Renovating a facility to accommodate the many spine procedures that can now be performed in outpatient settings often involves a digital makeover in the form of...
Last month marked two years since George Floyd was murdered by police officer Derek Chauvin during an arrest on a Minneapolis street. After his death, the nation confronted systemic racism and continued to have difficult but necessary conversations about discrimination faced by Americans because of their race, religion, cultural background, disabilities, gender, sexual orientation and gender identity.
During this time, activists have brought awareness to the root causes of health inequities and pushed for widespread solutions. Their efforts have shined a light on the differences in access to care for members of certain communities because of unjust social and economic policies.
In this space a year ago, I said conversations about diversity and inclusion will continue, that the more we share, listen and learn, the closer we’ll get to turning important words into meaningful action. This issue revisits what’s being done to make surgery more diverse, equitable and inclusive by profiling the meaningful action of surgical professionals who are leading advocates for change. They’re increasing representation in surgery and promoting welcoming care for patients of all nationalities, ethnicities, sexual orientations, disabilities and cultural backgrounds. The progress they’re making is real.
It’s seen in the example set by Dr. Eugene Alford, the paraplegic surgeon who has the mental and physical fortitude to continue operating after a tragic accident robbed him of the life he knew. He pushes back against being called inspirational, but also realizes he’s a symbol of acceptance for the disabled community and hope for other disabled healthcare professionals who see in him that their physical limitations aren’t limiting.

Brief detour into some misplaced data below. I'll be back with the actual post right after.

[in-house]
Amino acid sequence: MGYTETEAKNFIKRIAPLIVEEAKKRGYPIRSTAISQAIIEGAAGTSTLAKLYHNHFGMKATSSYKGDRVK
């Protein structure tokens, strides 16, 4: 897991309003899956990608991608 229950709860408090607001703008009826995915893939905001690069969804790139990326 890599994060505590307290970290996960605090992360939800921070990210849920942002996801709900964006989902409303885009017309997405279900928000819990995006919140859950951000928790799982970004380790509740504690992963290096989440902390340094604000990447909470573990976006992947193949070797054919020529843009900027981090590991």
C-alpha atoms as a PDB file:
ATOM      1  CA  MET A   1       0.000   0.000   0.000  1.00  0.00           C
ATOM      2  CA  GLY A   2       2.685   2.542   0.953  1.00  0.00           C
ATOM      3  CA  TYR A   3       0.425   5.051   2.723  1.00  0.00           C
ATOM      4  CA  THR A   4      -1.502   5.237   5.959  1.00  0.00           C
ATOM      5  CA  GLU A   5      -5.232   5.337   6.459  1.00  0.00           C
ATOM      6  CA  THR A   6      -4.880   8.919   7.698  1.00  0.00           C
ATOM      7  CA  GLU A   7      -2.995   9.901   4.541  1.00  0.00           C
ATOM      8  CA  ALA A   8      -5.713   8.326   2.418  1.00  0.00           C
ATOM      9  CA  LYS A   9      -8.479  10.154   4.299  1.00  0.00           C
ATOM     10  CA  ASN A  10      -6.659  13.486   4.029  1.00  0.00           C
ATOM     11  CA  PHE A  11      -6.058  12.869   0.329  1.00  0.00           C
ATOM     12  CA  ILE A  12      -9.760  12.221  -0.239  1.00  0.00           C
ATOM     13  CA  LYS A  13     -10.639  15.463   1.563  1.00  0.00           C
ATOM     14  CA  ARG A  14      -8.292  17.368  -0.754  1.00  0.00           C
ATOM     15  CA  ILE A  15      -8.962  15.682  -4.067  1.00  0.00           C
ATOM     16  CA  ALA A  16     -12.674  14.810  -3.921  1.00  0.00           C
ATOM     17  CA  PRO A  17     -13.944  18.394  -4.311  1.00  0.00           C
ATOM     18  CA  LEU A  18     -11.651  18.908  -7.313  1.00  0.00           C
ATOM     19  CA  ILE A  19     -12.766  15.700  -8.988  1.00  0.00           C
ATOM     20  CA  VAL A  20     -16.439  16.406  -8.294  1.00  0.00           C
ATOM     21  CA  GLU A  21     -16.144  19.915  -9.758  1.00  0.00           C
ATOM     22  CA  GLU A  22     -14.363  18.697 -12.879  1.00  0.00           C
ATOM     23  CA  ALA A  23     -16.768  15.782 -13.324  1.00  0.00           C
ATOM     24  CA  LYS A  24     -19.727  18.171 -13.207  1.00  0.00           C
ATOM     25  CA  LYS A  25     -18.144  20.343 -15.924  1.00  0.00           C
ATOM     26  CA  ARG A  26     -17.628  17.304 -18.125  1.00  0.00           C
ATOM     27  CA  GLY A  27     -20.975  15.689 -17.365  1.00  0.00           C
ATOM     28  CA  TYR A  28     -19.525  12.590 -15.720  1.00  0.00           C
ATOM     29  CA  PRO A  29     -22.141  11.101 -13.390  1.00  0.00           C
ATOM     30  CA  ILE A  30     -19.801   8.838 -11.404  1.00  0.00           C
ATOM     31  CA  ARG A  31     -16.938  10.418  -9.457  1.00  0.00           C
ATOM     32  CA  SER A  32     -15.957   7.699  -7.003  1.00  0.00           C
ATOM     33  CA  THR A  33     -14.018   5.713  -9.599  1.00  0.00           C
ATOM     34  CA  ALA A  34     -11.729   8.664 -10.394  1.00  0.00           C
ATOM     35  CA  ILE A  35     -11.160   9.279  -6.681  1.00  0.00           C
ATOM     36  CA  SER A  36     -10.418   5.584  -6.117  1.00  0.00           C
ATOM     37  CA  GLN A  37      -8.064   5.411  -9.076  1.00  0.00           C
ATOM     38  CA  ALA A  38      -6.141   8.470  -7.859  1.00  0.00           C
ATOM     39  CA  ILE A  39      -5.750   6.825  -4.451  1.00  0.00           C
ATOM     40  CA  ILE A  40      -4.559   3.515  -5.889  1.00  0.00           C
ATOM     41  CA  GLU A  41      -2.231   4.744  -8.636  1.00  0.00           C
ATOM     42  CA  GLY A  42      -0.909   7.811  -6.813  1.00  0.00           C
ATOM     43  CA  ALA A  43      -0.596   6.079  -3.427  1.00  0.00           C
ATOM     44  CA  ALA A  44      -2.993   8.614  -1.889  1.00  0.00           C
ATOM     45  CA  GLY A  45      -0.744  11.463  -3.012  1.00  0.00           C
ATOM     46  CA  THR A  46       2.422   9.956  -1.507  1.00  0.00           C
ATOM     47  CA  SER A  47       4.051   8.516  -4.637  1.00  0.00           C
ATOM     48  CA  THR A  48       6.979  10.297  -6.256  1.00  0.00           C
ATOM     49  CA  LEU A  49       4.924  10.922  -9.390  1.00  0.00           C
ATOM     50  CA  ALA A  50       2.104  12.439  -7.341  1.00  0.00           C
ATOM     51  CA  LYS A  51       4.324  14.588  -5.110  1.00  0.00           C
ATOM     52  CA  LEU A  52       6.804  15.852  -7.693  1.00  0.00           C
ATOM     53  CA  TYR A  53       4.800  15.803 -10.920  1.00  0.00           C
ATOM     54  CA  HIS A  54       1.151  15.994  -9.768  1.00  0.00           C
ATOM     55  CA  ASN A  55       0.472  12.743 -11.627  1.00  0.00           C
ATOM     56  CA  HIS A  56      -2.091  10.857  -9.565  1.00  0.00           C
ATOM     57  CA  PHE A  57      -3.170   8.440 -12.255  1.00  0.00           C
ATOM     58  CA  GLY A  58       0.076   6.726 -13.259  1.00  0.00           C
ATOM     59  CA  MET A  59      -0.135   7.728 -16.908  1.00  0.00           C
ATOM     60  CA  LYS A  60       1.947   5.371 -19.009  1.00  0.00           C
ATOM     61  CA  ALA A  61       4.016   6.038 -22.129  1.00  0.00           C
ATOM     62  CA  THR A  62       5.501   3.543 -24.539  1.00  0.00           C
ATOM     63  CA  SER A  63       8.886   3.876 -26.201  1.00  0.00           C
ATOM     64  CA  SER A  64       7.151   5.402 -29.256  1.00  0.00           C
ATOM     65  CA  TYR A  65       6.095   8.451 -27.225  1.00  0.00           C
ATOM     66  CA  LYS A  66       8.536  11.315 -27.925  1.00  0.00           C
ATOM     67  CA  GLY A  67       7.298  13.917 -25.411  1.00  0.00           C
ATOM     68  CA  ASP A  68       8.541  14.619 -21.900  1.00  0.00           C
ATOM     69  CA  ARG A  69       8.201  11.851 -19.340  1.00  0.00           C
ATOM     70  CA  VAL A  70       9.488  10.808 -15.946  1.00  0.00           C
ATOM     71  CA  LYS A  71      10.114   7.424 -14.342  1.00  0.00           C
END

It’s seen through the work of Dr. Tracey Dechert, a trauma surgeon who launched a nationwide program from her living room that advocates for socially responsible surgery. Members of the organization research the causes of systemic discrepancies in health care, share their findings at national conferences, pump available resources into advocating for positive change and actively participate in community charity events. Dr. Dechert says her group gained traction and grew its numbers by refusing to quit until the momentum of their efforts couldn’t be stopped.
It’s seen in the actions of Dr. Cherise Hamblin, an OB-GYN who decided to become a physician after falling in love with biology as a high school freshman. She benefited from numerous mentors who guided her through college, medical school and residency, and now she’s returning the favor by running an organization dedicated to helping students from underrepresented backgrounds enter the field of medicine. She’s passionate about increasing representation in health care to improve access to care for all patients.
It’s seen in Dr. Andrew Cronyn, the pediatrician who drove from Arizona to Massachusetts to work at a health clinic dedicated to providing welcoming care for trans individuals. He’s focused on meeting the basic health needs of patients who continue to strive for acceptance.
It’s seen in Dr. Barbara C.S. Hamilton, a cardiothoracic surgeon who studied the lack of female surgeons in her specialty and is advocating for more women to pursue a career in surgery and assume positions of leadership in health systems. She’s calling for the support of women in health care through formal mentorship programs and informal alliances.
Conversations are an important first step to identifying opportunities for growth and understanding. But meaningful change is achieved when individuals realize they can leave a lasting impact on their communities and circle of influence by actively participating in whatever way they can instead of looking for solutions from the sideline. OSM